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The bill is being attacked for targeting the poor.

Several religious organizations have sent public letters and letters to Congress arguing against the new health care bill, whose vote was just delayed in the Senate today.

A coalition of 14 Jewish organizations led by the Religious Action Center of Reform Judaism sent letters to all 100 members of the U.S. Senate urging them vote no on the law. Additionally, Bishop Frank Dewane, chairman of the U.S. Conference of Catholic Bishops’ (USCCB) Domestic Justice and Humane Development Committee, released a public statement criticizing the bill.

Both criticisms have stated that the bill, which would leave 22 million people uninsured, violates the tenets of aiding the poor and the vulnerable. The Jewish letter made their point clear: “States will face impossible choices prioritizing among people with disabilities, low-income Americans, and children and will have no option but to slash services that are essential for the daily lives of millions.”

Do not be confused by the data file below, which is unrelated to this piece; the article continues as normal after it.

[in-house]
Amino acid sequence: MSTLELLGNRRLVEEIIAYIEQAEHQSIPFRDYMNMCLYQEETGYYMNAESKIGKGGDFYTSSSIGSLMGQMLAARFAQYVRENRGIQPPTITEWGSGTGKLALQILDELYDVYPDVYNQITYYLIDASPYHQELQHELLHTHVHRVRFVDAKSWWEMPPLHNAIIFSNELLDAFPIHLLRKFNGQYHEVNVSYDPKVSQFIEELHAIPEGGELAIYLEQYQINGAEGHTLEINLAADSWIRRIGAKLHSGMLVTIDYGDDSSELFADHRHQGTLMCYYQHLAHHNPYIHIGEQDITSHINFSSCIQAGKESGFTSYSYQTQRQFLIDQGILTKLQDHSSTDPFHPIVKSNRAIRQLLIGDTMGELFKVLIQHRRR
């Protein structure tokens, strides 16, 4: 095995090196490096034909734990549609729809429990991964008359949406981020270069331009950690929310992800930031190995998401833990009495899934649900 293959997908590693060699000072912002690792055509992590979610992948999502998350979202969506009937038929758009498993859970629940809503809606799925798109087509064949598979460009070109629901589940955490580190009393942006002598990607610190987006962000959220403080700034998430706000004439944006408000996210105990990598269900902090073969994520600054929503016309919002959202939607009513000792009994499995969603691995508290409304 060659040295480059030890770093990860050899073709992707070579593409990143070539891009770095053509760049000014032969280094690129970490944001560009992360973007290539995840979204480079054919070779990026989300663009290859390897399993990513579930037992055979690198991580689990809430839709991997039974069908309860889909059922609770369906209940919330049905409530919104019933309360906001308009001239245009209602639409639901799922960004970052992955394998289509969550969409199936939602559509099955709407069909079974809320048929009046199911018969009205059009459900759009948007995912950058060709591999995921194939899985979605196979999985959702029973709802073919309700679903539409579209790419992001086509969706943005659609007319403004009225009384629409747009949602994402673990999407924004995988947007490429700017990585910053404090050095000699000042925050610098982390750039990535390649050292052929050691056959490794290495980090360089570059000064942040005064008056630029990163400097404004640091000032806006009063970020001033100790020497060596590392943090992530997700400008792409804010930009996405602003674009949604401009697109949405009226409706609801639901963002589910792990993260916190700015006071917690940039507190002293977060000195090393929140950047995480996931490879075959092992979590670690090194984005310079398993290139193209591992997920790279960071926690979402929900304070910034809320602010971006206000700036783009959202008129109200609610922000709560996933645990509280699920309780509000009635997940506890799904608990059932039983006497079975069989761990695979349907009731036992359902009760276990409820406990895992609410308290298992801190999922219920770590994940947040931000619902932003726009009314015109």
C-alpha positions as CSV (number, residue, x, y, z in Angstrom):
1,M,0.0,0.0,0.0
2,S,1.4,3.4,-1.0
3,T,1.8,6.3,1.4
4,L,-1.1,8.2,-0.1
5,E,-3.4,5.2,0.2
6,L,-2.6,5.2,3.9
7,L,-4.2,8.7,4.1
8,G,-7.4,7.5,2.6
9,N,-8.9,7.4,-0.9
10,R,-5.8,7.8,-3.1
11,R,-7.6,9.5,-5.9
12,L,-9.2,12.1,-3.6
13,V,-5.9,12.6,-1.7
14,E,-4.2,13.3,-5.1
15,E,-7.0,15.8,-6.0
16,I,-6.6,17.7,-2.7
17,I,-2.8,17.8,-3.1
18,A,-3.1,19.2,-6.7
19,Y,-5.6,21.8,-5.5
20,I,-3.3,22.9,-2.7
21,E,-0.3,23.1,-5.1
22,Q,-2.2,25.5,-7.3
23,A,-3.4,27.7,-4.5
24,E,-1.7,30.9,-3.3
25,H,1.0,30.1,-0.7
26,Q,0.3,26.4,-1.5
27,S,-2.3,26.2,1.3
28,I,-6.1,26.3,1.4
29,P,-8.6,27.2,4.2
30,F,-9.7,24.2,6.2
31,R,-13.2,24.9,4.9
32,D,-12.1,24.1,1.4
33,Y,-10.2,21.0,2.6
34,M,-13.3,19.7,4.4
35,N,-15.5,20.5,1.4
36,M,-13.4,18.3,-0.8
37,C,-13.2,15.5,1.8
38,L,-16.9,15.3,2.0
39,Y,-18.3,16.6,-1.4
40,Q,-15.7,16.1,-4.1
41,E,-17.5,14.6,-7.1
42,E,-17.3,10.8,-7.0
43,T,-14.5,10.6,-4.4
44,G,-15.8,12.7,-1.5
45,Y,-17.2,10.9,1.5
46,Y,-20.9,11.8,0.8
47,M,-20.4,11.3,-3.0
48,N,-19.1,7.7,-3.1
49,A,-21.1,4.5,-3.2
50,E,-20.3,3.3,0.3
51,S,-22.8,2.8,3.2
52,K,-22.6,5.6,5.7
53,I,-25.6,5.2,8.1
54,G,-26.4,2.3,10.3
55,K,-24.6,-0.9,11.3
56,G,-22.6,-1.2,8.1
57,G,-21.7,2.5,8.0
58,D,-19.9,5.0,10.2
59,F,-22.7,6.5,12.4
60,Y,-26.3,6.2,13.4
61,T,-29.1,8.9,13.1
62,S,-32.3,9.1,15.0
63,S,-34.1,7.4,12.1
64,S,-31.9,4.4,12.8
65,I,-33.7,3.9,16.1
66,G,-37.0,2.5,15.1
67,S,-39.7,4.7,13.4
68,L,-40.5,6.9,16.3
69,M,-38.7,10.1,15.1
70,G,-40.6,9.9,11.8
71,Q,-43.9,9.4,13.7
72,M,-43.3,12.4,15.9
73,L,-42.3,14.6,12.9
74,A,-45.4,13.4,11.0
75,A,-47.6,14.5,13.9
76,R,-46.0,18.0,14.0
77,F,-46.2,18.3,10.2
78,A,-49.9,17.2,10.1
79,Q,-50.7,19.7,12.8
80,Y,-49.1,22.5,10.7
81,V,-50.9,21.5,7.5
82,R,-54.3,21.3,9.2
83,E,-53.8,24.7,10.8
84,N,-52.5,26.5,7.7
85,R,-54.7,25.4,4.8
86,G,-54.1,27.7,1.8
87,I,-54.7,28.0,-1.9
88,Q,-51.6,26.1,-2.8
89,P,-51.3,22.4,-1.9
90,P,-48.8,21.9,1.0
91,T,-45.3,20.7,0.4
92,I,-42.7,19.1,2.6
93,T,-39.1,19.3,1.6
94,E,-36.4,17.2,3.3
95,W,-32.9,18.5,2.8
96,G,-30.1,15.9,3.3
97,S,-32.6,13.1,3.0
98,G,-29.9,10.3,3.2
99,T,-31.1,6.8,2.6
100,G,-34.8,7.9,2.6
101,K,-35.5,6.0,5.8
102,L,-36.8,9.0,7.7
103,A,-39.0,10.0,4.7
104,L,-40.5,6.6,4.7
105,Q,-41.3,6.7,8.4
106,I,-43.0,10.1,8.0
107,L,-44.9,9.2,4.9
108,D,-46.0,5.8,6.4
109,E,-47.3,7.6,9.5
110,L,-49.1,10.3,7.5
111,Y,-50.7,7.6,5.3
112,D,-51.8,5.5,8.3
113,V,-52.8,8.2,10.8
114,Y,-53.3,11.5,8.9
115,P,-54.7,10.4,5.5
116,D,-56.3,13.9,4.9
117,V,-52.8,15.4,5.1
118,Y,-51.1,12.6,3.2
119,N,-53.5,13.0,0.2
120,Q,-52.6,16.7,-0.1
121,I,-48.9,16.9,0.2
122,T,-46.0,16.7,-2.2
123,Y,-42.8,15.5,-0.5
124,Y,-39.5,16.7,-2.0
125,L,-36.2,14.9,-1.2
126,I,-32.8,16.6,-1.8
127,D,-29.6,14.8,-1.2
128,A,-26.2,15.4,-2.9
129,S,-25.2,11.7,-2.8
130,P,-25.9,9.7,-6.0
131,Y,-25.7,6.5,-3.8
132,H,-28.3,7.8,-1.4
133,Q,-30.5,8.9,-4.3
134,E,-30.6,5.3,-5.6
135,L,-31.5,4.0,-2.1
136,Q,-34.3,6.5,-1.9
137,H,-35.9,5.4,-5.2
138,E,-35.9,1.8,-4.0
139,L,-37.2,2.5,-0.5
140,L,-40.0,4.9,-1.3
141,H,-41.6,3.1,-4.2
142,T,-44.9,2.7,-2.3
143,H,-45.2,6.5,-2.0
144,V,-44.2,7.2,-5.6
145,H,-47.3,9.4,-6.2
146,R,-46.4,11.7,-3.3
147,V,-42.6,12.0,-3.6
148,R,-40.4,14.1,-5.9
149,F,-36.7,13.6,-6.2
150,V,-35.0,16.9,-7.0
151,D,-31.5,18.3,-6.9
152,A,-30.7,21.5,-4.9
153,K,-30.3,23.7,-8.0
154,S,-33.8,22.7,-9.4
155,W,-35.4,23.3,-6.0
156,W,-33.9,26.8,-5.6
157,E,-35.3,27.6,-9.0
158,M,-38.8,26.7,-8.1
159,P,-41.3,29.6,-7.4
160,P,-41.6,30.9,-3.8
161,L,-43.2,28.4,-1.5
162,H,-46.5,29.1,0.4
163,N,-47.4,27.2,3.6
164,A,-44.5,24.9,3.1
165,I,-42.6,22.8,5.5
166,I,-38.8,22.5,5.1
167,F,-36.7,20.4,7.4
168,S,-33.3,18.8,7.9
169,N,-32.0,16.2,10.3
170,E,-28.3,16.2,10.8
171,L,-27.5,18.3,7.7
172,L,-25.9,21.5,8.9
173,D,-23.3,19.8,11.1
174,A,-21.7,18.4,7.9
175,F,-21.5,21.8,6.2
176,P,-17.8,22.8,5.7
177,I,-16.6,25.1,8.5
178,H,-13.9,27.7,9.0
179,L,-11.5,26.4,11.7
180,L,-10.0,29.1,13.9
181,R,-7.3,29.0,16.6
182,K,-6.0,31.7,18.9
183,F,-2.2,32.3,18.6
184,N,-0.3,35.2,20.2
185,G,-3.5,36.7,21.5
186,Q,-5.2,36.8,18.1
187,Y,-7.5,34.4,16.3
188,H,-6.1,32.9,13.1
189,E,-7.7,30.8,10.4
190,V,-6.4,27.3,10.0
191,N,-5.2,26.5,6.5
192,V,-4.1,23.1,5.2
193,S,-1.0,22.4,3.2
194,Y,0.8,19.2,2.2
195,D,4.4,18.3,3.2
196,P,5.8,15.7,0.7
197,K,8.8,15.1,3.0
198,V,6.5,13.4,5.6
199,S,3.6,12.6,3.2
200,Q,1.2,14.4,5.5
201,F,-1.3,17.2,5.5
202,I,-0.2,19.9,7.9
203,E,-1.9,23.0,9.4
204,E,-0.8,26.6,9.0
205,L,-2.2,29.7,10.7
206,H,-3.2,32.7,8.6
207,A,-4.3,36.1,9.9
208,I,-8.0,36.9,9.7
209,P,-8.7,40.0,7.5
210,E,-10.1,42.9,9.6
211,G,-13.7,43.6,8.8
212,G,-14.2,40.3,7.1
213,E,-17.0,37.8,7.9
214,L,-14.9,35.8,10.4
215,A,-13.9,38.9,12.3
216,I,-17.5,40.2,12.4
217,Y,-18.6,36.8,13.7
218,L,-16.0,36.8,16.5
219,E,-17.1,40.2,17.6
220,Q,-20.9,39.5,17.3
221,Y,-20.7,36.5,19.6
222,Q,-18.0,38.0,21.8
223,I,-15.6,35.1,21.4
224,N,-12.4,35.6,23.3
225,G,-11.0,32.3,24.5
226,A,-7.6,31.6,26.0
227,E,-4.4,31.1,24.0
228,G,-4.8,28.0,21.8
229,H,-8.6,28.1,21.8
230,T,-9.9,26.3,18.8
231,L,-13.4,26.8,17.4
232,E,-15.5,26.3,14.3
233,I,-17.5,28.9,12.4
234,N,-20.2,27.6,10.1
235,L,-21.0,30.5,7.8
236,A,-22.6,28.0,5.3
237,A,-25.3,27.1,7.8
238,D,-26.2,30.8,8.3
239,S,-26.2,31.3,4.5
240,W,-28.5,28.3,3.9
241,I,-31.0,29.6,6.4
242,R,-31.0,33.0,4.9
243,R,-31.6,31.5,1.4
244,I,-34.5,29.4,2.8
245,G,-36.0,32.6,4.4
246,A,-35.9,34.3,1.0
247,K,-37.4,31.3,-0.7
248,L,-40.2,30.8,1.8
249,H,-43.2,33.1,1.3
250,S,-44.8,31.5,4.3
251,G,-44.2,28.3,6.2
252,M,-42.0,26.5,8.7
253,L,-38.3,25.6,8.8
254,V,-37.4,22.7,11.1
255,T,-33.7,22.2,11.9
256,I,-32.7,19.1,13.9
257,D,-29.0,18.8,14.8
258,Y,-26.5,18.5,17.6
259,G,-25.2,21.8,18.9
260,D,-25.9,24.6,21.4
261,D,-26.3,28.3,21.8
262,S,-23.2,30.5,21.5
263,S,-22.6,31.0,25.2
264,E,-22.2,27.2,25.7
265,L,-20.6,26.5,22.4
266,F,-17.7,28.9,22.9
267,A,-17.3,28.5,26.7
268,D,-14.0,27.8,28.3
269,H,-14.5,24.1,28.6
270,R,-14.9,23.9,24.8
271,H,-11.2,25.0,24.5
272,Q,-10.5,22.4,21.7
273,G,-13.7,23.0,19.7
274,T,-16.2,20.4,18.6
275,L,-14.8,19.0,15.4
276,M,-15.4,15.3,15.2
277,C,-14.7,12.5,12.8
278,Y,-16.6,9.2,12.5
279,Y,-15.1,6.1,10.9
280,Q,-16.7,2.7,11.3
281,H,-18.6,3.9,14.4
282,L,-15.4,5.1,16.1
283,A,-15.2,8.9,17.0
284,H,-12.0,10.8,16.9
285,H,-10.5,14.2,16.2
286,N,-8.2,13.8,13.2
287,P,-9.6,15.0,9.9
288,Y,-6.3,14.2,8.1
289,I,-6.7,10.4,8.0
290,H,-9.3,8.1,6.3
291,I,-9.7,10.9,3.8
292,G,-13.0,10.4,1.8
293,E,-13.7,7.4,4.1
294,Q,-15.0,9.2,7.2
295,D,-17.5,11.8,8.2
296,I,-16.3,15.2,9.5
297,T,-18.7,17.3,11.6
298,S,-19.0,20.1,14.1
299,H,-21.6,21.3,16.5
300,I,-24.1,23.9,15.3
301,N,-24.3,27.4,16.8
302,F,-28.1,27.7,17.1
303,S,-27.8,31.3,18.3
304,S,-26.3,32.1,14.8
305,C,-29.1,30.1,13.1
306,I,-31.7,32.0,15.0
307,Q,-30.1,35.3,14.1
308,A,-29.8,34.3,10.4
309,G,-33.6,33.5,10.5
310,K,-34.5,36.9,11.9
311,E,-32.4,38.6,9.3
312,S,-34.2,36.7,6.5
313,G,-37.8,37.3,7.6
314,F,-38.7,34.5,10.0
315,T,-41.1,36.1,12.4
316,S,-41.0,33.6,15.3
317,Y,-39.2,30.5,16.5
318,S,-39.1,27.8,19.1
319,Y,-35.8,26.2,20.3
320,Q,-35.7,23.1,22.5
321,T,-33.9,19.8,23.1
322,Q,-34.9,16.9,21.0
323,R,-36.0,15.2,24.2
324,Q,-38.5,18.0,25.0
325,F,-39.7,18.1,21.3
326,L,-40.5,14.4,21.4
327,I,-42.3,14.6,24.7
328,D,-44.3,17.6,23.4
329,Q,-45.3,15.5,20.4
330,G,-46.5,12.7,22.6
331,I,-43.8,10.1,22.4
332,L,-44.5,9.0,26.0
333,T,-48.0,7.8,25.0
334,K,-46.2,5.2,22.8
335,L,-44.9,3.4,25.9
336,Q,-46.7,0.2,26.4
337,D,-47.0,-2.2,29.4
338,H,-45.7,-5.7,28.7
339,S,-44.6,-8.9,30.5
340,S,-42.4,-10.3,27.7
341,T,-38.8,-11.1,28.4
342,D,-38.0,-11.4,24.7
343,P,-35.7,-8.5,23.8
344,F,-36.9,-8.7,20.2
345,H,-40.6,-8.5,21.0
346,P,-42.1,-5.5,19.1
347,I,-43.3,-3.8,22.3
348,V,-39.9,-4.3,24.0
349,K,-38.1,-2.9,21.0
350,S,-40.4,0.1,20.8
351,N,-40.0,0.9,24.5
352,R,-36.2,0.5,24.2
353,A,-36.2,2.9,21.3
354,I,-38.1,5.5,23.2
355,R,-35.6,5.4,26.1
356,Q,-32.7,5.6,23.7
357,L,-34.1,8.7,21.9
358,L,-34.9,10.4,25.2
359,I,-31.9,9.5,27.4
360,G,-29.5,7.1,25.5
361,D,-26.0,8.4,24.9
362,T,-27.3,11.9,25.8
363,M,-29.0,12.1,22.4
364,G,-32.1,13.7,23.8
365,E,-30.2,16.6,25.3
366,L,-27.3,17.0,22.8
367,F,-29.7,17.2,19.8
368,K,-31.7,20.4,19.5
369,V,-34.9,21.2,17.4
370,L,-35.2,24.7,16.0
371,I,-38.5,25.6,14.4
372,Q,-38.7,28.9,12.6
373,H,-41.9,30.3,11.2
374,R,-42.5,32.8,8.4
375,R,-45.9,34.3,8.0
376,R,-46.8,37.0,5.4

Religious leaders express concern that creating millions of uninsured Americans will also overburden religious organizations that provide medical treatment. “Prayer, pastoral care, and loving friends can’t replace medical care,” said Rev. Carol McVetty, interim executive minister of the American Baptist Churches of Metro Chicago.

While some religious groups in the past have agreed on overturning the Affordable Care Act, religious groups have been relatively quiet over the health care bill that was revealed after tinkering by Senate Republicans recently.

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